Developing Optogenetics Applications and Obtaining an Accurate Picture of Light-sensing Dynamics in Vivo
Dr. Luis Larrondo; Pontificial University of Chile
December 7 at 12:20pm in the Fralin Auditorium, Fralin Hall room 102
Hosted by Carla Finkelstein
Luis Larrondo obtained his Ph.D. in cellular and molecular biology from the Universidad Católica de Chile. As a Pew Latin American fellow he conducted postdoctoral research at Dartmouth Medical School focusing on fungal functional genomics and circadian clocks. In 2009, he returned to his home institution in Chile where he is now an associate professor and director of the Millennium Institute for Integrative Biology (iBIO). Currently, his lab works with different fungal systems studying the molecular mechanisms underlying biological oscillators, and assessing the impact that circadian clocks have on physiology and in host-pathogen interactions. Through optogenetics and synthetic biology-based approaches his lab is also exploring the design of new oscillatory circuits, and synthetic circuits, capable of starting and sustaining circadian rhythms. Since 2017 he is also a HHMI International Research Scholar.
The filamentous fungus Neurospora crassa perceives and responds to blue light through a transcriptional heterodimer named White Collar Complex (WCC), which contains a LOV (Light Oxygen Voltage) domain capable of detecting blue wavelengths, which promotes a conformational change that leads to dimerization, resulting in strong transcriptional activation, in a light-intensity dependent manner. Thus, through the development of Neurospora-based optogenetic switches we have successfully implemented a blue-light responding transcriptional system in Saccharomyces cerevisiae. Therefore, in yeast, now we can efficiently induce gene expression over 1000-fold and control biotechnological relevant phenotypes such as flocculation, by switching on/off the lights.
We have also adopted optogenetic approaches to further delve into Neurospora’s light-responses. In doing so, we have been able to genetically program 2D-images in this organism. Thus, we can project a photograph on top of a Neurospora carrying a luciferase reporter under the control of a light responsive promoter, obtaining back a bioluminescent pattern mimicking the original image: a live canvas in which images are genetically processed and reconstituted with real-time dynamics. This technology provides a great way to assess transcriptional dynamics, and also explore the properties of genetic circuits, circadian systems, and transcriptional memory. iBIO, FONDECYT 1171151 and HHMI International Research Scholar grant.Flightless birds present an enigma: we know that birds evolved from feathered dinosaurs and are one of only two groups of vertebrates that can sustain powered flight, so why, more importantly, how did some birds lose this unique capacity? In this talk I will review the evolution of birds from dinosaur ancestors and discuss several groups of birds that have lost the ability to fly. I will then reveal new data on one group of flightless birds, the ratites - which include well known species such as ostriches, emu, kiwis and rheas – and show how our recent genomics work is providing unprecedented detail on the molecular details illustrating how these birds lost the ability to fly. I show that, rather than changing the sequence of specific genes that might cause skeletal changes leading to flight, ratites seem to have changed the sequence of noncoding regulators of important developmental genes. This result suggest that gene regulation, rather than changes in gene sequence, are more important in morphological transformations such as loss of flight.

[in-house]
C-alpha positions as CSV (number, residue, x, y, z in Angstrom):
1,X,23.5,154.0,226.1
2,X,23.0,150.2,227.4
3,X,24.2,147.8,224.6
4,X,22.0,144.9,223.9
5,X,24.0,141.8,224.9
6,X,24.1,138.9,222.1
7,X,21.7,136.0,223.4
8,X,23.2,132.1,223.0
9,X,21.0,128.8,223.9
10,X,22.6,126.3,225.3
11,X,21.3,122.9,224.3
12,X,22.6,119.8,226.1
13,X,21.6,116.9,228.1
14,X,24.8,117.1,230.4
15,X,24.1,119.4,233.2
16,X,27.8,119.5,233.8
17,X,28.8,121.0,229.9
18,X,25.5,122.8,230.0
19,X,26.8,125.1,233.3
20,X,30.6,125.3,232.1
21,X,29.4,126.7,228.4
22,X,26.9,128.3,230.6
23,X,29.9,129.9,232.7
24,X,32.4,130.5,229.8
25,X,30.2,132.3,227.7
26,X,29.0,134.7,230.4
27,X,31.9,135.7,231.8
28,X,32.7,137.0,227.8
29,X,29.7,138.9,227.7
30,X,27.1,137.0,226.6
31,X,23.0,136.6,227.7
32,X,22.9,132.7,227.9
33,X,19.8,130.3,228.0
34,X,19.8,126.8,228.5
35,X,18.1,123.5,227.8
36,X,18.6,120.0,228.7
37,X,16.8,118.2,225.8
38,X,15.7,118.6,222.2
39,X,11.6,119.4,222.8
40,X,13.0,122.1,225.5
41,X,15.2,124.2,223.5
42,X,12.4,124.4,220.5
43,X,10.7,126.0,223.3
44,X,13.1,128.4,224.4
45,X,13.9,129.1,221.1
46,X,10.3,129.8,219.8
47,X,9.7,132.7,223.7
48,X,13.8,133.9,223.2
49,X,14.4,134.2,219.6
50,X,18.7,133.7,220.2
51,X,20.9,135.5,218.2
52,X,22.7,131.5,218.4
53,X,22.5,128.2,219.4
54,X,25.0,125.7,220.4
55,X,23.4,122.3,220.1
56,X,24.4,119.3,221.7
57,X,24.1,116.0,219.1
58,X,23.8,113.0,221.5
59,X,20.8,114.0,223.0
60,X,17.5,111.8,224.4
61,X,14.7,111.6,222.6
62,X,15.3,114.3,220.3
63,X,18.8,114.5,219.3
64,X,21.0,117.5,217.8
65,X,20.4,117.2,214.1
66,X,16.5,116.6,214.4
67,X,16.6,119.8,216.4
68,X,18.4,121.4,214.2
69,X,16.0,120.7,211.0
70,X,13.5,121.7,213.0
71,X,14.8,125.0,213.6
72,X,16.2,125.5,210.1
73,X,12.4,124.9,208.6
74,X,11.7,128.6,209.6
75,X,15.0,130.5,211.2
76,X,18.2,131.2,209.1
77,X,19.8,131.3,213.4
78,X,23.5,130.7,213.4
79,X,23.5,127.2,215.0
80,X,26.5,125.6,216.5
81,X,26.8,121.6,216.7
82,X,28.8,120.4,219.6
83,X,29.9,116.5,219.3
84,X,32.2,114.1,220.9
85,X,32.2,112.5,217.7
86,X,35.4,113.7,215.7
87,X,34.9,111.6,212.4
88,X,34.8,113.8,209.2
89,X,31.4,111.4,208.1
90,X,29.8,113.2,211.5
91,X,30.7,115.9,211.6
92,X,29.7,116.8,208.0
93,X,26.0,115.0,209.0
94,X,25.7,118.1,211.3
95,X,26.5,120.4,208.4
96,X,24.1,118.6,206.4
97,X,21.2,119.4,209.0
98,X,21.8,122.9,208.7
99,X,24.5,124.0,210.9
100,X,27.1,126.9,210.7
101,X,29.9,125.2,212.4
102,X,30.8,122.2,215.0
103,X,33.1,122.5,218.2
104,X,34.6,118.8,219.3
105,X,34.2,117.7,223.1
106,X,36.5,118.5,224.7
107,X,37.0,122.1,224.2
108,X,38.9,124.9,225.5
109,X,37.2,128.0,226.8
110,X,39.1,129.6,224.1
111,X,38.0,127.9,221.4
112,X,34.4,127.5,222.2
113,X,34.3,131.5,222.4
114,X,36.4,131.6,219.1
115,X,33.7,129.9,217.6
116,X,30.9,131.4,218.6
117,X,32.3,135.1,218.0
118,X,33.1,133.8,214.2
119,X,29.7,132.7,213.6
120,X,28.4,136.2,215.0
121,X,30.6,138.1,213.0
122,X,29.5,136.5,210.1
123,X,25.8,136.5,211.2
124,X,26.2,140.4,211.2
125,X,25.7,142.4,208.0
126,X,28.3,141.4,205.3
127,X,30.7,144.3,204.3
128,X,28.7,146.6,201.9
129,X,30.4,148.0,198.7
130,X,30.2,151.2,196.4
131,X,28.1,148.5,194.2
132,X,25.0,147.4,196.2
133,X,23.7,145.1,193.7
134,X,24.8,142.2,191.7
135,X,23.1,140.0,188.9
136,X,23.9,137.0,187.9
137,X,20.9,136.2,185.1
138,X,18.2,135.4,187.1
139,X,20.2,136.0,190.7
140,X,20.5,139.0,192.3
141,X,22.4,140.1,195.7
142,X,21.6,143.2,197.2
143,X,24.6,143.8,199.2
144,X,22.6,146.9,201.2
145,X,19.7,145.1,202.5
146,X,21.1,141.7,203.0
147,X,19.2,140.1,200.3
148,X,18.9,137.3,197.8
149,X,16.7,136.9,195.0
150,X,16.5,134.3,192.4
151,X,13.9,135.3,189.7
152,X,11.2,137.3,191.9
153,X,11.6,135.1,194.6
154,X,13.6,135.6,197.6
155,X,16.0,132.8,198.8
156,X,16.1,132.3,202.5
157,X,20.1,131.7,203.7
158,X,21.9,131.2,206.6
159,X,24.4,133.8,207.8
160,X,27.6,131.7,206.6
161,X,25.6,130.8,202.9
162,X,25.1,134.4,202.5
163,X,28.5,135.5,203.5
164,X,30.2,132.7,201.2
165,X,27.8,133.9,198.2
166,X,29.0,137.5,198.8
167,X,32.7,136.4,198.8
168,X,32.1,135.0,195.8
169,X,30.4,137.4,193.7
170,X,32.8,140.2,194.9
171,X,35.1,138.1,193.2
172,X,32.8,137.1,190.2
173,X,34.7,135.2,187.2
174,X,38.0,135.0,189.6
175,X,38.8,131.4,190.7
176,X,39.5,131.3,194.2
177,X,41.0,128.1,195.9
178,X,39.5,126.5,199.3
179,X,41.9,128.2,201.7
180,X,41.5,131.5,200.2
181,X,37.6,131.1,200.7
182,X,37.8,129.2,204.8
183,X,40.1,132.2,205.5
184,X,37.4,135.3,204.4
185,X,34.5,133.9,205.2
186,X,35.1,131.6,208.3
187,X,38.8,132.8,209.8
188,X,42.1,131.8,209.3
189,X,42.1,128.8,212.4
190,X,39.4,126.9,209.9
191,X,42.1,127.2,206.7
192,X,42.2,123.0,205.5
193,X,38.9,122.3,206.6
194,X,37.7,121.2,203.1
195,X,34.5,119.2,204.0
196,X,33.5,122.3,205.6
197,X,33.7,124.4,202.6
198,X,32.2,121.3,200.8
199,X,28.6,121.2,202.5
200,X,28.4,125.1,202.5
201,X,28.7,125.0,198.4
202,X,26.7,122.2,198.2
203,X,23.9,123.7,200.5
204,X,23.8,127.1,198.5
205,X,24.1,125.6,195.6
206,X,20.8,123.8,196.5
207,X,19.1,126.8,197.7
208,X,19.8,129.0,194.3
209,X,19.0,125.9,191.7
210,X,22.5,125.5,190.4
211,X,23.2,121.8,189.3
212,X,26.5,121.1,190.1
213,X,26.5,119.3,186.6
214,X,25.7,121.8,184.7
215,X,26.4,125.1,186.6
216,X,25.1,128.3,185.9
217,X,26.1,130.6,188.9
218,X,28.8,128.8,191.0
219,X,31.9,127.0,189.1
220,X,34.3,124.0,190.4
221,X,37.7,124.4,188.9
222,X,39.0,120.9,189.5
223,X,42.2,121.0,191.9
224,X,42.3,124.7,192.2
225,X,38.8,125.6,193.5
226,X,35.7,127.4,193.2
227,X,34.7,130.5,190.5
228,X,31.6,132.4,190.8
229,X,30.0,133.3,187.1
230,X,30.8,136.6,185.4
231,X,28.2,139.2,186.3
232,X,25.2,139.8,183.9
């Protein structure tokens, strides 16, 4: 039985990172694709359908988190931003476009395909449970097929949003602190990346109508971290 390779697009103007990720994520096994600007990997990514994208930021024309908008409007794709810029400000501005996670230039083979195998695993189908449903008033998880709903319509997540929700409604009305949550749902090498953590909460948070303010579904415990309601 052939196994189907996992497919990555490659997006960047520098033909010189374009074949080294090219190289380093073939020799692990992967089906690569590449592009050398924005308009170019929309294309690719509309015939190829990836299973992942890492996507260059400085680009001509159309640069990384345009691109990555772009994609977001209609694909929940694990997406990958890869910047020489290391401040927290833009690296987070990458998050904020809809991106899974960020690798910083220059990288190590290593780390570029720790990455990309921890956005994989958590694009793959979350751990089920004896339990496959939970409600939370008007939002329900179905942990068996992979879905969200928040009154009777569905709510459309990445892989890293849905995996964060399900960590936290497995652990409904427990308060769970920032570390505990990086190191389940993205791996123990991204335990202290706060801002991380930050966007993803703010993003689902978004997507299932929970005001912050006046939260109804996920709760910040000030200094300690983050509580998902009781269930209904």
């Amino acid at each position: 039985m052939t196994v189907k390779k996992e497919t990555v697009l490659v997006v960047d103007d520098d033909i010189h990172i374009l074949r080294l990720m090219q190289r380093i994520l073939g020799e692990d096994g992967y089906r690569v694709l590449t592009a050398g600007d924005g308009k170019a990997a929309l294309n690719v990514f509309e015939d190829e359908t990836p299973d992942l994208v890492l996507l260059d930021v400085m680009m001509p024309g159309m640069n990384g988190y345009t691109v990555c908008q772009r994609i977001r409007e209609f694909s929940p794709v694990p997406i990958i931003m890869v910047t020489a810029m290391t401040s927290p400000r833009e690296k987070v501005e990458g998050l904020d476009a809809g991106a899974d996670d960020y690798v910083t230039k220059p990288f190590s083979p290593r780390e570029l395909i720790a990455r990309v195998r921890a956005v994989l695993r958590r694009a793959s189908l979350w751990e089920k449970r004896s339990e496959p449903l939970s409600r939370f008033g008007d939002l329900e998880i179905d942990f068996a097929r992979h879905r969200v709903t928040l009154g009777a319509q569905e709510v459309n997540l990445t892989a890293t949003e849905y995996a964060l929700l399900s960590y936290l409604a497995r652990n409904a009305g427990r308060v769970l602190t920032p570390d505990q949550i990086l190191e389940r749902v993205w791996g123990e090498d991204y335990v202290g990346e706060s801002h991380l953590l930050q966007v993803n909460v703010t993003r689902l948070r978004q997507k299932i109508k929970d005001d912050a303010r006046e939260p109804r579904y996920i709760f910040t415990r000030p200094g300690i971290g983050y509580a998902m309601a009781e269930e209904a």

Salinas F, Rojas V, Delgado V, López J, Agosin E, Larrondo LF. MBio. 2018;9(4). pii: e00626-18.
Circadian rhythms. Decoupling circadian clock protein turnover from circadian period determination. Larrondo LF, Olivares-Yañez C, Baker CL, Loros JJ, Dunlap JC. Science. 2015 Jan 30;347(6221)
This seminar will NOT be livestreamed or recorded.